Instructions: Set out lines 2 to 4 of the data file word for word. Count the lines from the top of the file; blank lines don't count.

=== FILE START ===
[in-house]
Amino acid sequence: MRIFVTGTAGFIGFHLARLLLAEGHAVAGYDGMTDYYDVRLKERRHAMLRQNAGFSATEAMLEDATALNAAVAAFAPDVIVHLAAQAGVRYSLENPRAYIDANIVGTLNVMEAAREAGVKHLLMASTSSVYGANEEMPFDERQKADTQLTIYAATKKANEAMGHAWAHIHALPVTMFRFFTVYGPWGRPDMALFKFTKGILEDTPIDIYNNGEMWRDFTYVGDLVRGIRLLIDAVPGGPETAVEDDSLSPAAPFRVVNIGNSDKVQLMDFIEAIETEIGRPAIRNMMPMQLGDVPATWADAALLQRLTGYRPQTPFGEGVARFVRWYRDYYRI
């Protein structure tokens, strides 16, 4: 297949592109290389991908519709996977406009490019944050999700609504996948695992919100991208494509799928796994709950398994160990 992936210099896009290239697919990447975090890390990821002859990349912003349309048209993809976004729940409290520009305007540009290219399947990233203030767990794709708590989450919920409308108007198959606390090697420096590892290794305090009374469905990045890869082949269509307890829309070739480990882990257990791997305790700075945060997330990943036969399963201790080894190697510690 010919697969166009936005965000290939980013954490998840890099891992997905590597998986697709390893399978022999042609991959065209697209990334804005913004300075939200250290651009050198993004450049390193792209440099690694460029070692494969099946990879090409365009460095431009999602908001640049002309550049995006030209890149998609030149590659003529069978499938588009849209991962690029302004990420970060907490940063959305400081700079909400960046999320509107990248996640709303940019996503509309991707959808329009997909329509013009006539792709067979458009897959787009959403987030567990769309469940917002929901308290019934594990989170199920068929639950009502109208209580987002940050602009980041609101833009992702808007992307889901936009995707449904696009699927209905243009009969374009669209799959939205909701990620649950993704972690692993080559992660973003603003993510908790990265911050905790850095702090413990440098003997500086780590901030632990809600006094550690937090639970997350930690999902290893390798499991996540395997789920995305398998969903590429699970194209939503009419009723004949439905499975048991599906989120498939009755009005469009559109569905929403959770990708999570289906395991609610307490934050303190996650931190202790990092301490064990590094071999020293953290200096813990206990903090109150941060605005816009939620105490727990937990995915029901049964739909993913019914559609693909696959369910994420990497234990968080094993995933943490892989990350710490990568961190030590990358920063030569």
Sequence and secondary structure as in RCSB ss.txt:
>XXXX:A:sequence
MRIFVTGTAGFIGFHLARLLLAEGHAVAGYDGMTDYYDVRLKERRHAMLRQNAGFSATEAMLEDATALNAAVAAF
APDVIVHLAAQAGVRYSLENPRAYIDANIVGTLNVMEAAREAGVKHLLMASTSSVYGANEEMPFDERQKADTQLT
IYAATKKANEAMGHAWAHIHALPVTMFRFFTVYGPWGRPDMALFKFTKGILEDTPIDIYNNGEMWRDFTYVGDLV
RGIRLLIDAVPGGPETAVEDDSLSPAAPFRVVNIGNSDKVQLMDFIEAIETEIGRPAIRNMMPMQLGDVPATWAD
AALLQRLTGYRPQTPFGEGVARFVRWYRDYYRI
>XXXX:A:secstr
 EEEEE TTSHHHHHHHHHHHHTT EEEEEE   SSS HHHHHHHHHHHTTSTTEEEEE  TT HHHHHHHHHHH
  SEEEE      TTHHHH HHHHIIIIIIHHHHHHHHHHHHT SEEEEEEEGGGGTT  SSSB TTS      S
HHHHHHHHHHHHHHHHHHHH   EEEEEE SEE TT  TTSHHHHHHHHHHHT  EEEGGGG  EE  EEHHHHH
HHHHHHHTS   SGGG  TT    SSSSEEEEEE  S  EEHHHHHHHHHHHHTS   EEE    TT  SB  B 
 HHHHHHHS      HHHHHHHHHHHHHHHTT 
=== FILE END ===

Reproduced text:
Amino acid sequence: MRIFVTGTAGFIGFHLARLLLAEGHAVAGYDGMTDYYDVRLKERRHAMLRQNAGFSATEAMLEDATALNAAVAAFAPDVIVHLAAQAGVRYSLENPRAYIDANIVGTLNVMEAAREAGVKHLLMASTSSVYGANEEMPFDERQKADTQLTIYAATKKANEAMGHAWAHIHALPVTMFRFFTVYGPWGRPDMALFKFTKGILEDTPIDIYNNGEMWRDFTYVGDLVRGIRLLIDAVPGGPETAVEDDSLSPAAPFRVVNIGNSDKVQLMDFIEAIETEIGRPAIRNMMPMQLGDVPATWADAALLQRLTGYRPQTPFGEGVARFVRWYRDYYRI
């Protein structure tokens, strides 16, 4: 297949592109290389991908519709996977406009490019944050999700609504996948695992919100991208494509799928796994709950398994160990 992936210099896009290239697919990447975090890390990821002859990349912003349309048209993809976004729940409290520009305007540009290219399947990233203030767990794709708590989450919920409308108007198959606390090697420096590892290794305090009374469905990045890869082949269509307890829309070739480990882990257990791997305790700075945060997330990943036969399963201790080894190697510690 010919697969166009936005965000290939980013954490998840890099891992997905590597998986697709390893399978022999042609991959065209697209990334804005913004300075939200250290651009050198993004450049390193792209440099690694460029070692494969099946990879090409365009460095431009999602908001640049002309550049995006030209890149998609030149590659003529069978499938588009849209991962690029302004990420970060907490940063959305400081700079909400960046999320509107990248996640709303940019996503509309991707959808329009997909329509013009006539792709067979458009897959787009959403987030567990769309469940917002929901308290019934594990989170199920068929639950009502109208209580987002940050602009980041609101833009992702808007992307889901936009995707449904696009699927209905243009009969374009669209799959939205909701990620649950993704972690692993080559992660973003603003993510908790990265911050905790850095702090413990440098003997500086780590901030632990809600006094550690937090639970997350930690999902290893390798499991996540395997789920995305398998969903590429699970194209939503009419009723004949439905499975048991599906989120498939009755009005469009559109569905929403959770990708999570289906395991609610307490934050303190996650931190202790990092301490064990590094071999020293953290200096813990206990903090109150941060605005816009939620105490727990937990995915029901049964739909993913019914559609693909696959369910994420990497234990968080094993995933943490892989990350710490990568961190030590990358920063030569």
Sequence and secondary structure as in RCSB ss.txt: